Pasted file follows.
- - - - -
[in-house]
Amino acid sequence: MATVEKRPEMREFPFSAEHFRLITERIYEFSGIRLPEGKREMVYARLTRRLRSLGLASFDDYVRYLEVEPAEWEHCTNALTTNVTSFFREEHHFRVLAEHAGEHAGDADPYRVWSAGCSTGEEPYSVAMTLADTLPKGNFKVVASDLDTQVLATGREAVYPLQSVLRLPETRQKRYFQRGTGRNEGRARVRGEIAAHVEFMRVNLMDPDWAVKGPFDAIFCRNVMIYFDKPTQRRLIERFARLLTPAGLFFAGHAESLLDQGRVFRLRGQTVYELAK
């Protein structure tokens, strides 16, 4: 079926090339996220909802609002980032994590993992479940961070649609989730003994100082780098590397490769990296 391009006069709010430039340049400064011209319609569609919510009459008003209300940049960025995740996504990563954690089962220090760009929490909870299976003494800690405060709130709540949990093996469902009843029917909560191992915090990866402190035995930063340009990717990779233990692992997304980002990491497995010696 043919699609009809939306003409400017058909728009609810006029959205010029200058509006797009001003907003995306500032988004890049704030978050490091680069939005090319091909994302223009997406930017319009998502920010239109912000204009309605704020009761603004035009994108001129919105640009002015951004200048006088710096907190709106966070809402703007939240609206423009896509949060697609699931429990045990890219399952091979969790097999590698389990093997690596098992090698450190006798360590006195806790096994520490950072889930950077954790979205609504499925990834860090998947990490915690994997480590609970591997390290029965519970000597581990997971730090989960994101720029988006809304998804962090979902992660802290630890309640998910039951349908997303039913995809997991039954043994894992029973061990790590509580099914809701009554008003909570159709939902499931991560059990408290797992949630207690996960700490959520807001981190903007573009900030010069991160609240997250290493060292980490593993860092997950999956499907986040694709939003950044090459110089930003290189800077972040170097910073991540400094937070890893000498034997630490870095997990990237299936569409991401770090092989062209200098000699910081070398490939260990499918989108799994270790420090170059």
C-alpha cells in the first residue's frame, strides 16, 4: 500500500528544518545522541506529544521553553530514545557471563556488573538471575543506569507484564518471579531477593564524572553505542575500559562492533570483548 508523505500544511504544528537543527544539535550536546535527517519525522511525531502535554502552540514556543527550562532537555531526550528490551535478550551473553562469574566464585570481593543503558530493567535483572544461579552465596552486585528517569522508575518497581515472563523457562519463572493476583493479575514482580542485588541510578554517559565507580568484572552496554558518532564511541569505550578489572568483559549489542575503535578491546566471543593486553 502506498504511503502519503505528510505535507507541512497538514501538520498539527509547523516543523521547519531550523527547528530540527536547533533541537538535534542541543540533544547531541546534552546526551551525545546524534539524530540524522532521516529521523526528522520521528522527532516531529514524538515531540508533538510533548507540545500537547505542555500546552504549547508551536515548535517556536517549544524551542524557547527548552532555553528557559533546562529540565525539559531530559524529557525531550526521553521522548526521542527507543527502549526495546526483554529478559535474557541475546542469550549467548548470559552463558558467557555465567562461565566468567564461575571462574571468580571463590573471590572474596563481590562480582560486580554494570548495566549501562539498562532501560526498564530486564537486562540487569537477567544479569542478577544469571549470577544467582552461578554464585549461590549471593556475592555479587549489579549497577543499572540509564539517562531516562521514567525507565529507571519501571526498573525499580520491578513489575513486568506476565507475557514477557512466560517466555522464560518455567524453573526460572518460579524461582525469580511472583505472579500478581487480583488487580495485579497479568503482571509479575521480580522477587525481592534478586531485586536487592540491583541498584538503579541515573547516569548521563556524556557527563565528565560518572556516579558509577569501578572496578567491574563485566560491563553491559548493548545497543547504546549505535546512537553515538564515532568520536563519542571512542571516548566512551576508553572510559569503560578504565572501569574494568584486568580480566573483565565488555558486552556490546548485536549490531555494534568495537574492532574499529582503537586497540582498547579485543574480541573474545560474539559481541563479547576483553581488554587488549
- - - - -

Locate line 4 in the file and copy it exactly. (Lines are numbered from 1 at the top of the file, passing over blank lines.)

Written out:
C-alpha cells in the first residue's frame, strides 16, 4: 500500500528544518545522541506529544521553553530514545557471563556488573538471575543506569507484564518471579531477593564524572553505542575500559562492533570483548 508523505500544511504544528537543527544539535550536546535527517519525522511525531502535554502552540514556543527550562532537555531526550528490551535478550551473553562469574566464585570481593543503558530493567535483572544461579552465596552486585528517569522508575518497581515472563523457562519463572493476583493479575514482580542485588541510578554517559565507580568484572552496554558518532564511541569505550578489572568483559549489542575503535578491546566471543593486553 502506498504511503502519503505528510505535507507541512497538514501538520498539527509547523516543523521547519531550523527547528530540527536547533533541537538535534542541543540533544547531541546534552546526551551525545546524534539524530540524522532521516529521523526528522520521528522527532516531529514524538515531540508533538510533548507540545500537547505542555500546552504549547508551536515548535517556536517549544524551542524557547527548552532555553528557559533546562529540565525539559531530559524529557525531550526521553521522548526521542527507543527502549526495546526483554529478559535474557541475546542469550549467548548470559552463558558467557555465567562461565566468567564461575571462574571468580571463590573471590572474596563481590562480582560486580554494570548495566549501562539498562532501560526498564530486564537486562540487569537477567544479569542478577544469571549470577544467582552461578554464585549461590549471593556475592555479587549489579549497577543499572540509564539517562531516562521514567525507565529507571519501571526498573525499580520491578513489575513486568506476565507475557514477557512466560517466555522464560518455567524453573526460572518460579524461582525469580511472583505472579500478581487480583488487580495485579497479568503482571509479575521480580522477587525481592534478586531485586536487592540491583541498584538503579541515573547516569548521563556524556557527563565528565560518572556516579558509577569501578572496578567491574563485566560491563553491559548493548545497543547504546549505535546512537553515538564515532568520536563519542571512542571516548566512551576508553572510559569503560578504565572501569574494568584486568580480566573483565565488555558486552556490546548485536549490531555494534568495537574492532574499529582503537586497540582498547579485543574480541573474545560474539559481541563479547576483553581488554587488549